You give feedback to students all the time. Perhaps a group is supposed to be working on a project and is obviously more interested in socializing. You tell them it’s time they settled down and got back to work. Are they now more or less engaged?

It’s not that these issues shouldn’t or can’t be addressed, but words count and so does the delivery. Consider these alternate approaches:

  • If you said to the teacher, “Let me get them started. You can probably use a breather after getting the kids here today,” the teacher will feel taken care of, not criticized. You’ve let him know you’re aware of the challenges he faces. And he’s more likely to start the process of getting his class organized earlier so they’re not late in the future.
  • If you sent the IT department a message (not including the principal) and said, “Help! I really need you. I appreciate how very busy you are, but I hope you can make this a priority,” their response is likely to be far different from that annoyed email where they were embarrassed in front of a superior. And you’ve shown you understand their workload.
  • If you said to the students, “Now that you have completed the preliminaries, where are you planning to go next?” Because they need to respond, they are more likely to focus on the task and start working.

While it’s important to let people know you’ve noticed them doing something that doesn’t work, there are ways to move from that information toward something that is helpful to you, them, and the relationship you want to have with them going forward.

Be SpecificThis allows people to be focused. You can tell the teacher in advance what the class will be doing, which can support them all to arrive prepared. The IT department will appreciate as much specificity as possible. Telling them it’s important to you, doesn’t make it important to them. Let them know how their work will have an impact. Your next question with students should direct them on how to start.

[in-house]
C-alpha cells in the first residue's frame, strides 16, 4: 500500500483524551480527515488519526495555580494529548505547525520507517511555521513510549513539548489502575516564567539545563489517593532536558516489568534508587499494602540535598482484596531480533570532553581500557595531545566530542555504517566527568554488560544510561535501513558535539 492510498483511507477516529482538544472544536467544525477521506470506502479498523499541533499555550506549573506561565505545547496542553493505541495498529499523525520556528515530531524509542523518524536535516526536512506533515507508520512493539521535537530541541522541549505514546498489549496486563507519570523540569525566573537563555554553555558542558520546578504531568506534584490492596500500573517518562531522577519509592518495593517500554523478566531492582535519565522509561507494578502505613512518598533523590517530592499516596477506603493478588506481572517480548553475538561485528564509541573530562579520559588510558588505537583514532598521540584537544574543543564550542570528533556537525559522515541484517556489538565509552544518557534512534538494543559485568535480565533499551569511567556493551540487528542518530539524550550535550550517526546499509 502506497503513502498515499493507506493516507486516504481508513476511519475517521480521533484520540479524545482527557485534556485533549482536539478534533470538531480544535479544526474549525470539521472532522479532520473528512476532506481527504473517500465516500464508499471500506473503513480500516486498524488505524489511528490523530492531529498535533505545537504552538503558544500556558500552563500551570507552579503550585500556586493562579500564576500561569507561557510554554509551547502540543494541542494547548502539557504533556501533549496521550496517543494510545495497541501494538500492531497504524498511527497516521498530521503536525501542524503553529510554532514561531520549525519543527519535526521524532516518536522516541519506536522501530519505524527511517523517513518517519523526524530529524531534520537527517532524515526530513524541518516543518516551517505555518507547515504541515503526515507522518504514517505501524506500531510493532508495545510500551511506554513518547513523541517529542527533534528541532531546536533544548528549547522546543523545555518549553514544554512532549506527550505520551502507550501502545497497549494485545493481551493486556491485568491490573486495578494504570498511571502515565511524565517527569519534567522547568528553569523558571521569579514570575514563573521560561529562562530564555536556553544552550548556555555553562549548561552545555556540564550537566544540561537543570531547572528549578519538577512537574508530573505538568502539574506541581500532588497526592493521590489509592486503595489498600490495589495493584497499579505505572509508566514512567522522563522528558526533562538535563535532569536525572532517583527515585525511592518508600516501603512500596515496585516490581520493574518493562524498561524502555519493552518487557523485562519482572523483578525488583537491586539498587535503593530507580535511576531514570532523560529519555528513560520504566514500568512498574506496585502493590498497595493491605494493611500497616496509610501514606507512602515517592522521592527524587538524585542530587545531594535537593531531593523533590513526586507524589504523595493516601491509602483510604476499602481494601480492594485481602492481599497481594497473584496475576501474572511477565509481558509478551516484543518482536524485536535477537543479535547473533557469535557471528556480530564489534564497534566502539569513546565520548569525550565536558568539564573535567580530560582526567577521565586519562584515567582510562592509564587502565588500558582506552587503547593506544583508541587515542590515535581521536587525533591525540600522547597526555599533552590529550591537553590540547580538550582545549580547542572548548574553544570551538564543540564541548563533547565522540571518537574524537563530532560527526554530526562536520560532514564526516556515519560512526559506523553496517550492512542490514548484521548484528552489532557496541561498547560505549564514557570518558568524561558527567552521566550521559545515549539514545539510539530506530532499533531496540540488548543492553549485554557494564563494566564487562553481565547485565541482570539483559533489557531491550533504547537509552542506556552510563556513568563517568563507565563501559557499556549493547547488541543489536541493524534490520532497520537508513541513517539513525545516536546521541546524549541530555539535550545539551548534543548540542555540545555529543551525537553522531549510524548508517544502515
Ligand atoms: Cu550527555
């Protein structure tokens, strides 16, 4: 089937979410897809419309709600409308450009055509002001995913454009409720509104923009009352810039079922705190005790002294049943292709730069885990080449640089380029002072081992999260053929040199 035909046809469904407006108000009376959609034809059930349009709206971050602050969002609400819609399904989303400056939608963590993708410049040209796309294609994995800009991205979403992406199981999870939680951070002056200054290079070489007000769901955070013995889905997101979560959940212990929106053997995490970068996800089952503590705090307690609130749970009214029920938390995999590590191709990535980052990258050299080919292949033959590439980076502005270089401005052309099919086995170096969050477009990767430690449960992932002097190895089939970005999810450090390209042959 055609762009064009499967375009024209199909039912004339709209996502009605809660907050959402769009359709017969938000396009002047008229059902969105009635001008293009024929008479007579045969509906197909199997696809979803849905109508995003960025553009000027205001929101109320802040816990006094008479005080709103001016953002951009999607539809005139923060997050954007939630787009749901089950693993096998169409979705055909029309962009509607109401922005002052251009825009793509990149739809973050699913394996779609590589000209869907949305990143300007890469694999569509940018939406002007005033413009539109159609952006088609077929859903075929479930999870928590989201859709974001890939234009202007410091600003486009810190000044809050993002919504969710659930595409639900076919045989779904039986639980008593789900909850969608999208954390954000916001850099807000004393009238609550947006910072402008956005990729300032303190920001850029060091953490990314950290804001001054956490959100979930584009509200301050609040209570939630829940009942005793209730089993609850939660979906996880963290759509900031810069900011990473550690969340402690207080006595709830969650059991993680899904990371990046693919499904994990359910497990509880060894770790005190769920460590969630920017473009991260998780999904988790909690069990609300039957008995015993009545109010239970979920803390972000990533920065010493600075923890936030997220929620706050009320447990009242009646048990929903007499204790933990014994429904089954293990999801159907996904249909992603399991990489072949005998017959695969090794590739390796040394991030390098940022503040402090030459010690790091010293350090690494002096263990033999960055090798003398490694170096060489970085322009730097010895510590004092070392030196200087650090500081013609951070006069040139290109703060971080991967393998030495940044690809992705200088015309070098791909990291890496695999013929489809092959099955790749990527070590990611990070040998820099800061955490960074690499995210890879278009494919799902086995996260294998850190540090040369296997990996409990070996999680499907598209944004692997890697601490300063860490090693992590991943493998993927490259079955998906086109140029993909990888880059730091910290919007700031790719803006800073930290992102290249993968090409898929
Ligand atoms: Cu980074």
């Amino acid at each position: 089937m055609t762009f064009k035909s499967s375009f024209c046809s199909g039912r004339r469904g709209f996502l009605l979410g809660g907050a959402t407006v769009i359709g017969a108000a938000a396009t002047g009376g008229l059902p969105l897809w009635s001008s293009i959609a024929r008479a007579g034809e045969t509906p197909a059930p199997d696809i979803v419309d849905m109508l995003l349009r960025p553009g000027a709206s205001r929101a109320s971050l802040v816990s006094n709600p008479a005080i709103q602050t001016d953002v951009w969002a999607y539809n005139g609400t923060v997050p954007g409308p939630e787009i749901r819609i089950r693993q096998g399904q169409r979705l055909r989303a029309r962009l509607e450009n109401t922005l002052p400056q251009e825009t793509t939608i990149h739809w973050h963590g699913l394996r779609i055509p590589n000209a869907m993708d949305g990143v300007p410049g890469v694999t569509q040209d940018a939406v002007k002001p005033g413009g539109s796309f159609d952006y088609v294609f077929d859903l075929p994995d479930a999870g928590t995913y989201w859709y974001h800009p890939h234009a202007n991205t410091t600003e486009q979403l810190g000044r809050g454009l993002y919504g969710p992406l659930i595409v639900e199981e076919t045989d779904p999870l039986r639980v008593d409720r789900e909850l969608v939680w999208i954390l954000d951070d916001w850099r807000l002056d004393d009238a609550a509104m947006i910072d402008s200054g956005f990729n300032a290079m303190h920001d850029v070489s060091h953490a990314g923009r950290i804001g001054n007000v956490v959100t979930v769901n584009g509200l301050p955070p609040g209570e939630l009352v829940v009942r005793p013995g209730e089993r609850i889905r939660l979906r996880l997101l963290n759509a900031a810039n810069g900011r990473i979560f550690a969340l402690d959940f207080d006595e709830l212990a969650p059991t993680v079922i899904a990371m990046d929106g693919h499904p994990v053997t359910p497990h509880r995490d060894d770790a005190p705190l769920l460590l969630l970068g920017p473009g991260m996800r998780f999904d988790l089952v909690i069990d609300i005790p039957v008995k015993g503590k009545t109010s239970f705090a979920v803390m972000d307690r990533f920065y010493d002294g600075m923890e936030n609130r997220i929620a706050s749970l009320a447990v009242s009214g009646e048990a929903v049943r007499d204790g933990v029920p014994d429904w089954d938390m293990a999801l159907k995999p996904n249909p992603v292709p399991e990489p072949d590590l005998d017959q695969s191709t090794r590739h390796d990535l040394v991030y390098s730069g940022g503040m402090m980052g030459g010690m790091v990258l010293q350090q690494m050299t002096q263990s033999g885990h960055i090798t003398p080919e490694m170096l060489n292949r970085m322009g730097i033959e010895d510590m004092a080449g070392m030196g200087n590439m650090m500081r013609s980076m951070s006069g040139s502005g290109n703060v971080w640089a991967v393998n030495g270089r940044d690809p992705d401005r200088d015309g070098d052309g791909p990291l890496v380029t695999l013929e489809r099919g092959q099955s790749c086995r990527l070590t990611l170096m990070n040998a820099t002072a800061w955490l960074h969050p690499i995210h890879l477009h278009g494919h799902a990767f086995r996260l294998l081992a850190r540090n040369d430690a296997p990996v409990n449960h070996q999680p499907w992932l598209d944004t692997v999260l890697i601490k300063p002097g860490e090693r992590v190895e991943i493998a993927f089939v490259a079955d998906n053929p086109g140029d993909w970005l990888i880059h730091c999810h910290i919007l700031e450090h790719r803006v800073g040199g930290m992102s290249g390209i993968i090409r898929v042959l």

Be Timely –The more immediacy you bring to giving the feedback the better it will be. The teacher knows he is late. The IT department is buried in requests for tickets and doesn’t usually think yours is special. The kids are going to have fun until you show them there is fun in the task. Once you’ve pointed out the situation, move on.

Be Prescriptive – What can they do to improve and how can you help? Once the class is going, ask the teacher if he could use a brief reminder early in the day about the impending visit. Ask the IT department how they determine priorities and if there’s anything they need from you in the future, since your request affects so many students. Tell the students you are looking forward to seeing whatever it is they are to do next (a reminder here to be specific).

Be Encouraging – Let the teacher know you recognize the challenge of getting kids to the library as scheduled and are glad to help. Assure the IT department you are aware of their workload and appreciate all they do. Tell students the project is challenging, and you are looking forward to seeing their creative solutions. And the second part of this is to recognize changes. When the teacher arrives on time, say you appreciate what it took to get this done. Thank the IT Department every time they are responsive. (This is the time to copy the principal.) And, if possible, make a positive specific comment to the students when you see what they have accomplished at the end of the period.